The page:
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‘G.B.F.’ Review: Gay Teens Become Hot Accessories in This Sweet-Natured Comedy

This witty tale of high school mean girls fighting over the school’s only ”gay best friend“ charms, but it could have used more bite

You don’t want to knock a movie for being too nice. Especially when it surrounds a trio of 2013 Mean Girls sporting their newest must-have handbag – the gay pal – which could come off as exceptionally cruel.

The freshest acronym/fashion accessory/possible human being, the G.B.F. (Gay Best Friend) gives you instant fabulousness. They read about it. In a fashion magazine.

Now, the article seems a stretch, because any fashion magazine or popular teenage girl schooled in Fanning sisters’ BFF Marc Jacobs and ear-bitingly sexy Tom Ford already know that hanging with Olsen Twin homie Karl Lagerfeld would be Rachel Zoe level, OMG. I die. No article required. But I’ll let that slide.

GBF_pic_03_3Teenage girls, even popular ones, aren’t often as cool as the Fanning sisters. And I like that the film is nice. The small issue in “Jawbreaker” director Darren Stein’s bubbly, cartoonish and often touching “G.B.F” is that you’re hoping for a little more… edge. A little less “Glee” and a little more “Absolutely Fabulous,” because, we all know that the “fabulousness” of Jennifer Saunders and Joanna Lumley is fraught with absurd hilarity. And an unusual yet familiar humanity.

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But that’s not fair. Saunders and Lumley were playing grown-up fashionistas who wouldn’t need — and, in fact, would compete with — any sort of G.B.F. Unless it was Lacroix, sweetie. (By the way, Christian Lacroix, has been married since 1974 but has called himself openly bisexual.  B.B.F.?)

Anyway, I’m going back in time. Back when women with gay best friends (usually in college) were called the derogatory “fag hag.” I’m speaking more to the tone of the picture which, while refreshingly sweet, could use some sharper rim-shots among so many quick-talking zingers (some very funny, some a bit forced).

But I’m splitting hairs. The picture’s progressiveness is heartening. (Its undeserved “R” rating, “for sexual references,” is disheartening.) “G.B.F” places its gay characters front and center, it allows them to kiss, it allows them an awkward night together, it allows them crushes and some heartache, it allows them gay and straight friends and a friend whom everyone thinks is gay but isn’t, and who doesn’t care if they think so and uses it to his advantage for some… what’s the acronym for Mormon vagina?

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The picture’s lead, Tanner (Michael J. Willett), is closeted, though his closest friends know the truth. He’s a handsome, kind, nurtured, comic book fan who doesn’t see himself in stereotypical gay terms, whatever the hell that means anymore. He’s just himself.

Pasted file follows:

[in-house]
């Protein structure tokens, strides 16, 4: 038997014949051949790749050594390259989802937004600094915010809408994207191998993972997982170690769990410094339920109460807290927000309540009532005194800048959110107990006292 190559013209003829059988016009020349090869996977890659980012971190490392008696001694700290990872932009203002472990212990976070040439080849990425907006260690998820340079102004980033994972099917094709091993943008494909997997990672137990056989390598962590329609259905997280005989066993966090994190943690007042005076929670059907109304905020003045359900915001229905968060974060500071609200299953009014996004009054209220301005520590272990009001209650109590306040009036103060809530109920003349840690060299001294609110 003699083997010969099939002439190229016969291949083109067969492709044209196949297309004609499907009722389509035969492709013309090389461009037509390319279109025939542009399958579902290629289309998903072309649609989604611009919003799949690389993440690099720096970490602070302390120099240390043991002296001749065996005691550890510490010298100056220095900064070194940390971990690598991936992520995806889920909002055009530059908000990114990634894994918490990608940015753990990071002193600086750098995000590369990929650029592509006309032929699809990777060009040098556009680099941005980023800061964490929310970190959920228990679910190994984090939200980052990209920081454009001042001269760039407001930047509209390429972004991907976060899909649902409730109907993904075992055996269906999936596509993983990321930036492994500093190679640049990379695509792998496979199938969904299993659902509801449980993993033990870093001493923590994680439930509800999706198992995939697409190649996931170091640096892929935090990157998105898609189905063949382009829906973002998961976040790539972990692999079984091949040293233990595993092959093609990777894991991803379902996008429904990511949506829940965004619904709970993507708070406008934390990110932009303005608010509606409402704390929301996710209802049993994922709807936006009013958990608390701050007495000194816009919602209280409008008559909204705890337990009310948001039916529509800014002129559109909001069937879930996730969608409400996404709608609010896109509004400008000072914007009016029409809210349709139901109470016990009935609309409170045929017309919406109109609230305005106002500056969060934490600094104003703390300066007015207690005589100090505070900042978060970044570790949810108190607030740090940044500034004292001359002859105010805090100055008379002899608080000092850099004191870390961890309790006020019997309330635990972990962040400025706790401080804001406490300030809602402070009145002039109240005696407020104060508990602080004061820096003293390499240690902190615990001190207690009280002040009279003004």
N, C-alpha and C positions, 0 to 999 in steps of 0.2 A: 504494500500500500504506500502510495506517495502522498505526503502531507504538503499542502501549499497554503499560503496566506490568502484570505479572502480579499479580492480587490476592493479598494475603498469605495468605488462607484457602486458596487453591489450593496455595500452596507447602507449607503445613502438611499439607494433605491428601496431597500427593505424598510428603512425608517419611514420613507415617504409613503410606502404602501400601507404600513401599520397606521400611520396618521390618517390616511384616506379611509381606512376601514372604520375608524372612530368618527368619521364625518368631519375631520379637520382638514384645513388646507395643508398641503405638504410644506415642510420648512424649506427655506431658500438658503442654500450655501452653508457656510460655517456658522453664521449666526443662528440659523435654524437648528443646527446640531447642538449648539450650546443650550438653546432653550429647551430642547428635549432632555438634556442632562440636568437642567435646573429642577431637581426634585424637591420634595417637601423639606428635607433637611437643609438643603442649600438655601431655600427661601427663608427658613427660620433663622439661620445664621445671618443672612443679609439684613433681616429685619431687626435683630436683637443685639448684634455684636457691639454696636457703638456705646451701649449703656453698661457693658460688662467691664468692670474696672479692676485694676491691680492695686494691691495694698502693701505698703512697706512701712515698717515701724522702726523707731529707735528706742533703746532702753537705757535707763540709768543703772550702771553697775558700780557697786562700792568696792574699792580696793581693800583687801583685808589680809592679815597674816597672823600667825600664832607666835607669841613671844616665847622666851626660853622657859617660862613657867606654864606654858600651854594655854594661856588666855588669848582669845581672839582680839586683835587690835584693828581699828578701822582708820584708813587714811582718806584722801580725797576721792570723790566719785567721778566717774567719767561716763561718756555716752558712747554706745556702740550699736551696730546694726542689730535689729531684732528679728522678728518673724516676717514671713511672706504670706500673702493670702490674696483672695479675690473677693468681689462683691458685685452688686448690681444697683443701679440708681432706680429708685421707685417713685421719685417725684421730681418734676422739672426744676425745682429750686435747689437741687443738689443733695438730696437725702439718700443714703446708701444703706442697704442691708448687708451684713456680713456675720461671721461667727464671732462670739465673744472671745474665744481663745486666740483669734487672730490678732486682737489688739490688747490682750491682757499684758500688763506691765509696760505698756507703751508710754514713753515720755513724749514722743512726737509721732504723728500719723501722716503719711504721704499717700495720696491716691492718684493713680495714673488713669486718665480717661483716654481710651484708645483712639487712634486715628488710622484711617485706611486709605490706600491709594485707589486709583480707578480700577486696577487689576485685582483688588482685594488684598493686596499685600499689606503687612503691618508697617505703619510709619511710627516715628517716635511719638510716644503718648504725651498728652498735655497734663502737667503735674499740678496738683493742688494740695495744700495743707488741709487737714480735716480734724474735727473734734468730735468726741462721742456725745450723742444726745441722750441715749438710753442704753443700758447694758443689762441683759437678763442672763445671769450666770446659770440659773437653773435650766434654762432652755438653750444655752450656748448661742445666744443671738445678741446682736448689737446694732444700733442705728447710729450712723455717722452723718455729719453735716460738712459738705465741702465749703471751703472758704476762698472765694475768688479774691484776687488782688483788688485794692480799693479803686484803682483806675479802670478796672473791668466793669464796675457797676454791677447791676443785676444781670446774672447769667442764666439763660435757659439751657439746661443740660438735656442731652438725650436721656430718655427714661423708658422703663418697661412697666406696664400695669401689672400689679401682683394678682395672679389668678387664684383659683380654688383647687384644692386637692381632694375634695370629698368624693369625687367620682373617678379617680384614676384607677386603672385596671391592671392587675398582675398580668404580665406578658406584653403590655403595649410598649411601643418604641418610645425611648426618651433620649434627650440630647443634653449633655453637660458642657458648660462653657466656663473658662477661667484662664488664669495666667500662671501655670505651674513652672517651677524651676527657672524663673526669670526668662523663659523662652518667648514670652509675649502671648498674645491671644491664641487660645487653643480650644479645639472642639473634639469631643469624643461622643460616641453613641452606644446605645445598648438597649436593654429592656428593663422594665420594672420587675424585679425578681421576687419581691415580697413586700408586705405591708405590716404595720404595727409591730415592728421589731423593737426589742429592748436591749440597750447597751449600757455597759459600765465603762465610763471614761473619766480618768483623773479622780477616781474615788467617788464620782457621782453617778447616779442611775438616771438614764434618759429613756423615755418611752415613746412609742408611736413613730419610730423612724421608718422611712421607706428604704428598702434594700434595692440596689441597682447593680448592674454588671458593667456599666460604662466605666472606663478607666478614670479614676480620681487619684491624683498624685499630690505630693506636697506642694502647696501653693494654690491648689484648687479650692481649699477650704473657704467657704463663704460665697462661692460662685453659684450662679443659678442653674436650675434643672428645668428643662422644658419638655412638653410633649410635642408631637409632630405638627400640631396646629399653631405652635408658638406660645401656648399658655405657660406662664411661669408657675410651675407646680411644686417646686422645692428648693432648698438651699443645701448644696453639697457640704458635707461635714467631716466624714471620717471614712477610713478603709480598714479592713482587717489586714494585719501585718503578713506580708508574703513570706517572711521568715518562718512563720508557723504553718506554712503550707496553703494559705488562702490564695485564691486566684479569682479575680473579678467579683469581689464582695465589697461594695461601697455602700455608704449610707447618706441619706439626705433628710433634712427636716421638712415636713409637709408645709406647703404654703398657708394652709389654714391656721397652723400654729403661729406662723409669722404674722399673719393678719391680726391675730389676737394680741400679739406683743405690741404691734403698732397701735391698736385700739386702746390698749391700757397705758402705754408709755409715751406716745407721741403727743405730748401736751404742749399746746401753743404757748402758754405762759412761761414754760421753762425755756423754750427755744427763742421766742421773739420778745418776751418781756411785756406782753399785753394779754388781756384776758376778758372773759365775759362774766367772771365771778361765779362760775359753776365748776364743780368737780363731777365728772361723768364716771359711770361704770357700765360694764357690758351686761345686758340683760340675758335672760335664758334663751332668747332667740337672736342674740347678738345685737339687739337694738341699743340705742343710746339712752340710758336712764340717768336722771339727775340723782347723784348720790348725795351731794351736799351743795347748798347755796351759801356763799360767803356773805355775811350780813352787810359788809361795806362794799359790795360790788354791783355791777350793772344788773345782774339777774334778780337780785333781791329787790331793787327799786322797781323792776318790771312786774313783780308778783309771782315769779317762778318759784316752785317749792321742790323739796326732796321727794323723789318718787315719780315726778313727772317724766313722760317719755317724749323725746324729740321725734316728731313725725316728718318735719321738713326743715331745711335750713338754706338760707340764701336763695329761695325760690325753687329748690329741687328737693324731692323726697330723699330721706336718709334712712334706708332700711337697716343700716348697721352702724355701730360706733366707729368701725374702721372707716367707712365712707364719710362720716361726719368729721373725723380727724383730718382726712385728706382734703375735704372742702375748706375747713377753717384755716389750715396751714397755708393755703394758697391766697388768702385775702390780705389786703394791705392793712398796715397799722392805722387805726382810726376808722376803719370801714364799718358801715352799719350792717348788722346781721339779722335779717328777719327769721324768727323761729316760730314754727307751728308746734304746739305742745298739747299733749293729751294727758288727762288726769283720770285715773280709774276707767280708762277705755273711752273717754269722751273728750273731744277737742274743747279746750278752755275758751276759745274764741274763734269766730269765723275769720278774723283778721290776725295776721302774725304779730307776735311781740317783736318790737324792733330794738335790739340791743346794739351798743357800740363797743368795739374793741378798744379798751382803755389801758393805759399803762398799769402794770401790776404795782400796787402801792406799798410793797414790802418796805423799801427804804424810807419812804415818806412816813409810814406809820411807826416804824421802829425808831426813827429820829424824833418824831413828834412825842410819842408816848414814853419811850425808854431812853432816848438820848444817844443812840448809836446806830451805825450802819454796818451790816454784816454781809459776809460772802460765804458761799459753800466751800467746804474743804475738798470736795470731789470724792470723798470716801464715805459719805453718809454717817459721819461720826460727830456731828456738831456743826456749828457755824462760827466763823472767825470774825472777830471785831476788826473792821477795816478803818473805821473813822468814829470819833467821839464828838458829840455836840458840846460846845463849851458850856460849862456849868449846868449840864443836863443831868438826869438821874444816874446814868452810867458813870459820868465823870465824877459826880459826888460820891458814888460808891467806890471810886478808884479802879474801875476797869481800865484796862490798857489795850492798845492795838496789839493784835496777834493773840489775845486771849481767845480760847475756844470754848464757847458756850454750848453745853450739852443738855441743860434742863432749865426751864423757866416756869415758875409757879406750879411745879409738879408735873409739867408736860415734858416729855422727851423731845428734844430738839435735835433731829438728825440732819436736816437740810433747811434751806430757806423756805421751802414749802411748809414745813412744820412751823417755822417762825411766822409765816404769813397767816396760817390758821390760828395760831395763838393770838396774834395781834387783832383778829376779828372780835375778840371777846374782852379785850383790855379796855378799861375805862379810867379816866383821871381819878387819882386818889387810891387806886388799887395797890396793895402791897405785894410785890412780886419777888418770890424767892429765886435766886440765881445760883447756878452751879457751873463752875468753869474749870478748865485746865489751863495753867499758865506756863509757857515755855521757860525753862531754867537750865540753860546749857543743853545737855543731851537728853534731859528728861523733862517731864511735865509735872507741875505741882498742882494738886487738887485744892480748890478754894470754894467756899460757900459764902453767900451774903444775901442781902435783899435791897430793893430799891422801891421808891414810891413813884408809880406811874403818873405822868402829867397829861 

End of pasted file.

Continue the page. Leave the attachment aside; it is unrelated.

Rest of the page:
But when the three most popular girls in school — the talented Caprice (Xosha Roquemore), the aforementioned Mormon square ‘Shley (Andrea Bowen) and the almost obnoxiously named blonde bombshell Fawcett (Sasha Pieterse) — seek Prom Queen celebrity, they search for that essential accoutrement, the G.B.F. After Tanner is revealed from an app called “Guydar,” thanks to Tanner’s equally-closeted best friend Brent (Paul Iacono), he’s discovered. This leads the girls to Tanner, making him the school’s coveted G.B.F.

Friends break up, makeovers happen, accidental coming-outs occur, Tanner is unsure of his new “friends,” Brent gets mad and then… prom. I won’t go any further, but much happens, resulting in a well-meaning speech and some nicely observed moments in between.

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It’s satisfying to see a movie where stereotypes are taken apart (even the popular girls hide some depth) and that certain parents don’t find the idea of a homosexual son an abomination (though of course many kids around the world, who aren’t lucky enough to have parents so accepting, suffer in needless shame).

Some parents are even going for it a little too hard, like when Brent’s mother (Megan Mullally) humorously watches “Brokeback Mountain” with him as a bonding exercise.  Once Heath and Jake crawl into that tent, it’s embarrassing for any teenager — no matter who you are, gay or straight — to watch a sex scene with your mother. But she’s trying.

And that’s, to go back to my original point, nice. And that “Brokeback Mountain” moment is a hot scene. Hopefully Brent will watch it by himself in his room later that night.